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Observational data during the COVID-19 pandemic: opportunity with uncertainty
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  1. Sam Straw,
  2. Klaus K Witte
  1. Leeds Institute for Cardiovascular and Metabolic Medicine, University of Leeds, Leeds, West Yorkshire, UK
  1. Correspondence to Dr Klaus K Witte, Division of Cardiovascular and Diabetes Research, University of Leeds, Leeds LS16 5AR, UK; k.k.witte{at}leeds.ac.uk

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This editorial refers to ‘Risk of Severe COVID-19 disease associated with angiotensin converting enzyme inhibitors (ACEi) and angiotensin receptor blockers (ARB) in England: population cohort study including 8.3 million people’ by Hippisley et al published in Heart (2020).1

The exponential growth of the coronavirus disease 2019 (COVID-19) pandemic has led to an unprecedented hunger for information in the medical community, the media and the wider public. In response, there has been an explosion of publications including more than 21 000 references on PubMed to ‘COVID-19’ since January 2020. Many of these are observational data of hospitalised patients infected with severe acute respiratory syndrome coronavirus 2 (SARS-CoV-2), exploring demographics or proposed risk factors including pre-existent cardiovascular disease (including diabetes mellitus),2 obesity3 and non-white ethnicity.4 The low rate of testing in communities in many countries (including the UK) means that data are mostly limited to hospitalised patients such that a valid picture of risk and outcomes relevant to the wider population is difficult to establish. Specifically, there remains uncertainty about the role of medications inhibiting the renin-angiotensin-aldosterone system (RAAS), based on initial reports of their association with poor outcomes in COVID-19.5 Possible explanations for this include underlying cardiovascular comorbidities in patients taking these medications and that the entry of SARS-CoV-2 into cells is permitted by the angiotensin-converting enzyme 2 receptor.6

Can we trust observational data?

Observational data are challenging to work with, requiring care to avoid the pitfalls of observed and hidden interactions and biases while balancing the need to make the results accessible to non-statisticians. The reliability of conclusions drawn from observational data depends on their interpretation and on the data themselves. Uncertainty in only one aspect can lead to long-term damage to public trust and confidence in science as highlighted by the consequences of the retraction of papers from two high-profile journals7 8 leading to the halting of a critical clinical trial.

Aside from sufficient sample size, it is critical that datasets are from contemporary and relevant populations and use reliable sources. Initial reports from China provided crucial information on this emerging disease; however, demographic differences including ethnicity, younger age and lower prevalence of comorbidities mean that the generalisability to developed European countries is limited.9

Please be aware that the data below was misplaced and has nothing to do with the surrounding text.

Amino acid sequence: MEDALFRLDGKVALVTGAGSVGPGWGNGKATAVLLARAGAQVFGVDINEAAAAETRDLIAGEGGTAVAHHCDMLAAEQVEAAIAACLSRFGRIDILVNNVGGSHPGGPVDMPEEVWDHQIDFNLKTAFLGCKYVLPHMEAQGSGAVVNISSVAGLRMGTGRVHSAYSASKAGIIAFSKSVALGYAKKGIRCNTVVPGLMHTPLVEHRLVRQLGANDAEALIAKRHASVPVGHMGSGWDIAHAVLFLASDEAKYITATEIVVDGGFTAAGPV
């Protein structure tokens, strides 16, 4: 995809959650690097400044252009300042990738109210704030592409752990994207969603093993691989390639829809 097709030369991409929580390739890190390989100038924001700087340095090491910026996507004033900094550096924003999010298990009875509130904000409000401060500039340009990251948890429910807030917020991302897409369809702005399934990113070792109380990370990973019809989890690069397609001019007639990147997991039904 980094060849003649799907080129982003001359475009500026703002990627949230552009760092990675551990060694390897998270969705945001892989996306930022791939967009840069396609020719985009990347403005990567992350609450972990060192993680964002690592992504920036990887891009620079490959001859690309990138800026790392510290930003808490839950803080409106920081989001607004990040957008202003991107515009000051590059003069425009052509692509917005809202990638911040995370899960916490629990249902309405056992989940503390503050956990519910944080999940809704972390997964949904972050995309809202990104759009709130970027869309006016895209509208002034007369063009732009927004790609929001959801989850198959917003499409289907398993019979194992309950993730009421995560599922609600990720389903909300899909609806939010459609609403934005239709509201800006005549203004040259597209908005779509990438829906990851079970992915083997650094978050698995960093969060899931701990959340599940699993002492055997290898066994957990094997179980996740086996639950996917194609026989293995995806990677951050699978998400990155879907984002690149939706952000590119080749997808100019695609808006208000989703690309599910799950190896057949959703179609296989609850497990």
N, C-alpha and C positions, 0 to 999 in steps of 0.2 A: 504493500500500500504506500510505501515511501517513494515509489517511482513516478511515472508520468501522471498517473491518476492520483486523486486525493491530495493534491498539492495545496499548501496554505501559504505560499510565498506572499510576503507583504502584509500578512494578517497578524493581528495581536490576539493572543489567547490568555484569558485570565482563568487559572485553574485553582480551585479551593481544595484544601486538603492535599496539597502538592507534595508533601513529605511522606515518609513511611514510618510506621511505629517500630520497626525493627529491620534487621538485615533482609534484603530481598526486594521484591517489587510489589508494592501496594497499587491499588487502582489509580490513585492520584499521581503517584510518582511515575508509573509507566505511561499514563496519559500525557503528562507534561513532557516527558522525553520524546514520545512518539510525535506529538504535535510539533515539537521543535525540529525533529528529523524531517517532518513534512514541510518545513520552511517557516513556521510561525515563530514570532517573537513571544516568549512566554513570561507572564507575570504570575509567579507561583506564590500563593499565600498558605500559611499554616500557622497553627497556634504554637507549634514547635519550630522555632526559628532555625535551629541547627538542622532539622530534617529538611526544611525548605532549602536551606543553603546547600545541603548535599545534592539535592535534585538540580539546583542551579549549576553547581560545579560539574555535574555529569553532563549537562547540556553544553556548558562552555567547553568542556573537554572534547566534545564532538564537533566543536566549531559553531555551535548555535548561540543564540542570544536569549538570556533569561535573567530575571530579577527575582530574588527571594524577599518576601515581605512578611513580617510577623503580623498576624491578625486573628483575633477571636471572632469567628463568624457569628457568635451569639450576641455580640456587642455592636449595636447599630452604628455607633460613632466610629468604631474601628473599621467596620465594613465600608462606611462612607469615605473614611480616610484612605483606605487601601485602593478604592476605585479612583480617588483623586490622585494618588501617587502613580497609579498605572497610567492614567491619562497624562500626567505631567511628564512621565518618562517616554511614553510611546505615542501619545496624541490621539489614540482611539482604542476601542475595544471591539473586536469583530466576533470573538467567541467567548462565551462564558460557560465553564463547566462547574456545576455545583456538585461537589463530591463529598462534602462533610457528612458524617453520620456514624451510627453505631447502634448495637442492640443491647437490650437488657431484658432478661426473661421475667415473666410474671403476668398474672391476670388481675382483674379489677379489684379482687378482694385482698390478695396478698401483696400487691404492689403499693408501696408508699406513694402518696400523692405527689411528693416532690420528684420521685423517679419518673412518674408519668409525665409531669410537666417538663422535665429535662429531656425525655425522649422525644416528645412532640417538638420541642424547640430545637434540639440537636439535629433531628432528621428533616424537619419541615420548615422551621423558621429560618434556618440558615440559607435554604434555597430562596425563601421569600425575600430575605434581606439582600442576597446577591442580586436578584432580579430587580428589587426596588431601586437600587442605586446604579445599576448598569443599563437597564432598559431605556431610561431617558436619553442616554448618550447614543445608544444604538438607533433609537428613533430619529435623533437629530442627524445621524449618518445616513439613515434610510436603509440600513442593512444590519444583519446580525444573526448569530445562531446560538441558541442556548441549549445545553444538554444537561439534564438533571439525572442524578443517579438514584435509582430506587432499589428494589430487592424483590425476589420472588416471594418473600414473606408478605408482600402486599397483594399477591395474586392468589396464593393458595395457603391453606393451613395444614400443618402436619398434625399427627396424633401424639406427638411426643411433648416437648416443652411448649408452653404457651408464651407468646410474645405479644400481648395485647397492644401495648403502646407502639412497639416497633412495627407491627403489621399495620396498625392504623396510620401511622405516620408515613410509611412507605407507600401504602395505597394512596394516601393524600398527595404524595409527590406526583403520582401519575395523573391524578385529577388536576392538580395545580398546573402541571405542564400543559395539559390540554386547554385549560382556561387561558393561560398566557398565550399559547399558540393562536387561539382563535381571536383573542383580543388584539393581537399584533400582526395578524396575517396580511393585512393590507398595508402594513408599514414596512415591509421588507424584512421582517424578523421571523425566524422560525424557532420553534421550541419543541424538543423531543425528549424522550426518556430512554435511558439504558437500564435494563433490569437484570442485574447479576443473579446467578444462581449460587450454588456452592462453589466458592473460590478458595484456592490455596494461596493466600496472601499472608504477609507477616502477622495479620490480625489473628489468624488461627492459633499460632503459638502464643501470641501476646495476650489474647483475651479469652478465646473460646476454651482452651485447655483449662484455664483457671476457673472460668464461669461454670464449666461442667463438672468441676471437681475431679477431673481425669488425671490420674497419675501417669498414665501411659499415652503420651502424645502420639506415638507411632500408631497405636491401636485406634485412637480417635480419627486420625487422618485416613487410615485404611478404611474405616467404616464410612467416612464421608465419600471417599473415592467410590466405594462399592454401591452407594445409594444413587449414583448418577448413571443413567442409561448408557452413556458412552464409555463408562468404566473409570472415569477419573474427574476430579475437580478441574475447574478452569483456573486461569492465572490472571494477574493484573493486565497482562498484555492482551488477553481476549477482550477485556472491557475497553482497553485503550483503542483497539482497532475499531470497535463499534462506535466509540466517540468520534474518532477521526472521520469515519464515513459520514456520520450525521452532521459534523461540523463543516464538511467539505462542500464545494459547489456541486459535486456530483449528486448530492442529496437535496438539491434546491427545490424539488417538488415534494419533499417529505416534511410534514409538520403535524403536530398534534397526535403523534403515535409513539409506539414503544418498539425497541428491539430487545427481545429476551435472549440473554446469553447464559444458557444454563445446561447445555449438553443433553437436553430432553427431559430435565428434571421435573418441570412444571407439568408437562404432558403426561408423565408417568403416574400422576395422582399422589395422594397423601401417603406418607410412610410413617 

The COVID-19 pandemic highlights our tendency to value recently acquired information (availability bias) from anecdote, expert opinion and rapidly conducted observational studies which, especially in the question over RAAS inhibitors, contrasts with the evidence obtained over decades from multiple randomised controlled trials (RCTs), including many thousands of patients, demonstrating the safety and efficacy of these medications for a variety of cardiovascular conditions in patients with a variety of acute and chronic co-morbidities. Nevertheless, in a rapidly changing environment, and when accepted rules are followed, observational data can help inform physicians and policymakers where a RCT is not possible or ethical, and, in the case of the COVID-19 pandemic, while effective therapies or vaccines remain a distant prospect.10

Assessing the risks with antagonists of the renin angiotensin system: start at the beginning

The UK is in a unique situation to provide robust and unbiased observational community-based data from all points in the patient pathway. The UK National Health Service is the single provider of free at the point of access medical care and a duopoly of Egton Medical Information Systems (EMIS) and SystmOne from The Phoenix Partnership cover more than 90% of primary care practices.11 This uniformity of approach has previously delivered reliable information on cardiovascular risk prediction.12 The results included in this issue of Heart, from a dataset consisting of more than 8 million patients registered on EMIS, provide the reassuring information that patients prescribed angiotensin-converting-enzymes inhibitors (ACEi) and angiotensin-receptor-blockers (ARB) are at lower risk of infection with COVID-19 despite higher rates of cardiovascular comorbidity.1 Although the HR was lowest for white patients, the pattern is mirrored in other ethnicities, except Caribbean and Black-African groups.